Driving electric car? Be creative

Owning an electric vehicle requires more than global-cooling ambitions. It takes guile, planning, sharp vision, a silver tongue – and a 50-foot extension cord.

Steve Bernheim knows accessible outlets like a firefighter knows hydrants. He has to – his Corbin Sparrow runs only 25 miles on a charge.

“You do guerrilla charging where you locate these plugs,” said Bernheim, an attorney who lives in the Seattle suburb of Edmonds. “I'm an expert at finding them.”

While California has more than 500 public charging stations at parks, malls and grocery stores to serve electric vehicles that rolled out in the last decade, the network is still thin across the rest of the country, forcing drivers like Bernheim to get creative.

That may change as charging stations crop up in to serve early adopters and pave the way for a new breed of mass market plug-in cars.

“Every auto company in the world is developing all-electric or plug-in hybrids,” said Zan Dubin Scott, a spokeswoman for Plug In America, a nonprofit advocacy group. “The utilities, municipalities and smart business people are seeing that this is the future.”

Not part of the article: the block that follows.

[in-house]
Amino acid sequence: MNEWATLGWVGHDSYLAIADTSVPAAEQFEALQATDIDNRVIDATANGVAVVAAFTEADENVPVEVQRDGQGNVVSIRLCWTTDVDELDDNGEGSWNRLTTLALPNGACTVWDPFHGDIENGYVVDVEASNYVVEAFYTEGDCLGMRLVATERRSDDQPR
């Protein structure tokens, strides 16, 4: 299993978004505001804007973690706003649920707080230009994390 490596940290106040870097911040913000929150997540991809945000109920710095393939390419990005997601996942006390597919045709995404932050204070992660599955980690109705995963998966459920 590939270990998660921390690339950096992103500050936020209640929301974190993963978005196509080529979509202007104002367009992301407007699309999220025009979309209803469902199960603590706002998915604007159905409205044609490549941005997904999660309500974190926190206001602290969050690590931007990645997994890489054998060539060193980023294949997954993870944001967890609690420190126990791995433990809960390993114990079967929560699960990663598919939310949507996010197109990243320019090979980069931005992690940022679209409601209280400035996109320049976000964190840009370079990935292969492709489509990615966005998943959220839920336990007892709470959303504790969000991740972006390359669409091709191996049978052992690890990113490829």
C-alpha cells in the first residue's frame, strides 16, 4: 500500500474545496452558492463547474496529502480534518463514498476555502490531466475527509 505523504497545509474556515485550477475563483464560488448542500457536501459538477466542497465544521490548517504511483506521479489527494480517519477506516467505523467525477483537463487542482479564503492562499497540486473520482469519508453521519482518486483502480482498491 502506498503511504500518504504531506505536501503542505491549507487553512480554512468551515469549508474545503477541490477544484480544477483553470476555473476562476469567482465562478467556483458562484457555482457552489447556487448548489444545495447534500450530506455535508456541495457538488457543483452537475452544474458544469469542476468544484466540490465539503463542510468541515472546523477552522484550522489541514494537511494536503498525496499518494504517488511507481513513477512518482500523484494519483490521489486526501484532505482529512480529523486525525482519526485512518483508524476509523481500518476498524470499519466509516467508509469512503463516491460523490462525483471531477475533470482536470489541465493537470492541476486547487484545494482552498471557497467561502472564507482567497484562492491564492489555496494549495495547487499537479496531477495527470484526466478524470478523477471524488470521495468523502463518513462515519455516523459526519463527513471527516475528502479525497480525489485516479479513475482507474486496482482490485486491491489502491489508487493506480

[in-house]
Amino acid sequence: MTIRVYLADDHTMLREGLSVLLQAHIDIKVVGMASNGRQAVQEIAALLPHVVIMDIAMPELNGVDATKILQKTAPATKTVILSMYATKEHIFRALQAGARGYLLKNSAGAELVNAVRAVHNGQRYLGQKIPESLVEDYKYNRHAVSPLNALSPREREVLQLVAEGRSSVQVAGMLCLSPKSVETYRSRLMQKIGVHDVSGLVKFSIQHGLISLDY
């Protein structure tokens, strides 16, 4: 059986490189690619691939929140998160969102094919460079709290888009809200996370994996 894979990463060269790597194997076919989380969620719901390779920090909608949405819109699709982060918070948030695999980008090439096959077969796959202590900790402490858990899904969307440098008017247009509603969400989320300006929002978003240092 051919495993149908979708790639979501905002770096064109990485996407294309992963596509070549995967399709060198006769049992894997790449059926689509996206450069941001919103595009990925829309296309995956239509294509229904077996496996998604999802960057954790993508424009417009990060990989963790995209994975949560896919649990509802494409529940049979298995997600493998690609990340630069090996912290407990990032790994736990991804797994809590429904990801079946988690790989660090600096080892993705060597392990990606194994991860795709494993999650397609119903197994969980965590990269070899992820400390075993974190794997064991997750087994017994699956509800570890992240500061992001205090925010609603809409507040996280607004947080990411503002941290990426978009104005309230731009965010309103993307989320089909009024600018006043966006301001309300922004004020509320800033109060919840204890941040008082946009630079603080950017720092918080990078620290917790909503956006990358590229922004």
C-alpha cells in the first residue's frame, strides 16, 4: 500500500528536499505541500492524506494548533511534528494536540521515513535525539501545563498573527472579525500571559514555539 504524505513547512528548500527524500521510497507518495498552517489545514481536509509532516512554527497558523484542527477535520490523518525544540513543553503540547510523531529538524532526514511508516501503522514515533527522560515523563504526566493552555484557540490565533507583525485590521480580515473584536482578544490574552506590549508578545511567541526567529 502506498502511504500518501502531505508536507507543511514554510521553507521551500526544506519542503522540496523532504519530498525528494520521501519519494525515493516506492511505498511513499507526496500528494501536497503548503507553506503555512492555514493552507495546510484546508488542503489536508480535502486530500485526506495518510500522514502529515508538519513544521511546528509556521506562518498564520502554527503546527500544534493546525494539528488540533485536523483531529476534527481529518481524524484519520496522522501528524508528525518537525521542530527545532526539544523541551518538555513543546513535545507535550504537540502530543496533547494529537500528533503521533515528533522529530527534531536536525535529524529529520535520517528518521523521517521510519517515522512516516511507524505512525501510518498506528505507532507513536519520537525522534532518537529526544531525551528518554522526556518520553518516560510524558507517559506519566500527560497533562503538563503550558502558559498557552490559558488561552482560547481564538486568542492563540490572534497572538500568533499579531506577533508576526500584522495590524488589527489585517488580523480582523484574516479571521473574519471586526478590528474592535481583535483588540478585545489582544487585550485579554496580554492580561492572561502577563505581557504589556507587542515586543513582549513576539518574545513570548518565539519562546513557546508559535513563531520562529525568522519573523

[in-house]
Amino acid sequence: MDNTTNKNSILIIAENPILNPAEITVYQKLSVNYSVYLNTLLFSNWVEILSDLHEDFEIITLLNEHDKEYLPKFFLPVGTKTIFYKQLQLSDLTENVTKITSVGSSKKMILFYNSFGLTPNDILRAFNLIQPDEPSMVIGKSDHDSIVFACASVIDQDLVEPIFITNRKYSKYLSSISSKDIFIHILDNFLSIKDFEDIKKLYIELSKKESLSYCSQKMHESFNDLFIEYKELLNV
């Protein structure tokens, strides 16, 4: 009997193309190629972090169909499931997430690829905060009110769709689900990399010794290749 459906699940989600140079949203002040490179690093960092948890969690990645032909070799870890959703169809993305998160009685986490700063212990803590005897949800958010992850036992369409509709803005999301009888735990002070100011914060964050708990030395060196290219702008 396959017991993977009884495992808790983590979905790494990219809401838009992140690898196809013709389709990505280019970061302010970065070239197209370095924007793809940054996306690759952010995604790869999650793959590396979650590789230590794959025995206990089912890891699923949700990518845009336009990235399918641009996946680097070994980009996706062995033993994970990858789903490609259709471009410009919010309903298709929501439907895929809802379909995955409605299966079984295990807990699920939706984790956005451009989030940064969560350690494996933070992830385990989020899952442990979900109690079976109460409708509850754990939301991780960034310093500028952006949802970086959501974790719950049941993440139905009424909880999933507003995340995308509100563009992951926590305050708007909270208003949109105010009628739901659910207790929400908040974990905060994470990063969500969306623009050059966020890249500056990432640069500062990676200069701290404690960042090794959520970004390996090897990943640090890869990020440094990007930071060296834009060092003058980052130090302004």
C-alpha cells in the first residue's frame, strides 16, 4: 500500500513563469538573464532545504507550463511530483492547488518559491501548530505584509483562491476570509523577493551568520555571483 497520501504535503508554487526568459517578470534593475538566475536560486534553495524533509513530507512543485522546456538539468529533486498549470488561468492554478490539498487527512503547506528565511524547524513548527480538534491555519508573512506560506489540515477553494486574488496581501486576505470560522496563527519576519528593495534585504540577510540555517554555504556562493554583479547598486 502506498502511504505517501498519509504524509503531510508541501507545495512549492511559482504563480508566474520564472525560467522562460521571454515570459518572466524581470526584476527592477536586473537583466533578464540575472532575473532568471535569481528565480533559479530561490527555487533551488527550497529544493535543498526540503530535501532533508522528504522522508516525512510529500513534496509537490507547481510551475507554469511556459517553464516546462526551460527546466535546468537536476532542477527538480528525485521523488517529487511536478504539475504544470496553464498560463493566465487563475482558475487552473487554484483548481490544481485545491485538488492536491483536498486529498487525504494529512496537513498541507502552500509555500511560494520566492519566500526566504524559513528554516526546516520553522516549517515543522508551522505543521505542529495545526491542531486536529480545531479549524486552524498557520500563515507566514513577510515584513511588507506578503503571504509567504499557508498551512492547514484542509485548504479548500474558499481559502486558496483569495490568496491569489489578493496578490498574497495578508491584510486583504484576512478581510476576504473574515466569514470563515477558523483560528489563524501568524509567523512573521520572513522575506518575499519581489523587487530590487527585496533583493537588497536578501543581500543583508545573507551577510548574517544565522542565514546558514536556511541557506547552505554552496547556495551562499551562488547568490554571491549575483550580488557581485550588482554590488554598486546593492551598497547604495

The vast majority of electric vehicle owners charge their cars at home while they sleep, so most trips aren't a problem.

Drivers can now plug in at two park-and-ride lots in and around Seattle.

Street-legal “neighborhood electric vehicles” that can travel up to 25 mph typically go about 35 to 40 miles on a single charge. Vehicles like the Chevrolet Volt that General Motors Corp. plans to sell in 2010 can travel about 40 miles before the gasoline engine kicks in.

Drivers like Bernheim, whose range is about 25 miles to a charge, has become adept at sweet-talking use of a 110-volt outlet if he needs to travel farther. Once he persuaded a fruit stand owner to let him plug in. He ended up buying $50 of produce there.

Jeff Smith, 51, a mechanical parts inspector, carries three extension cords of varying lengths when he drives his ZENN (Zero Emission, No Noise) two-seater.

Smith once cold-called restaurants to find one willing to let him plug in while he dined.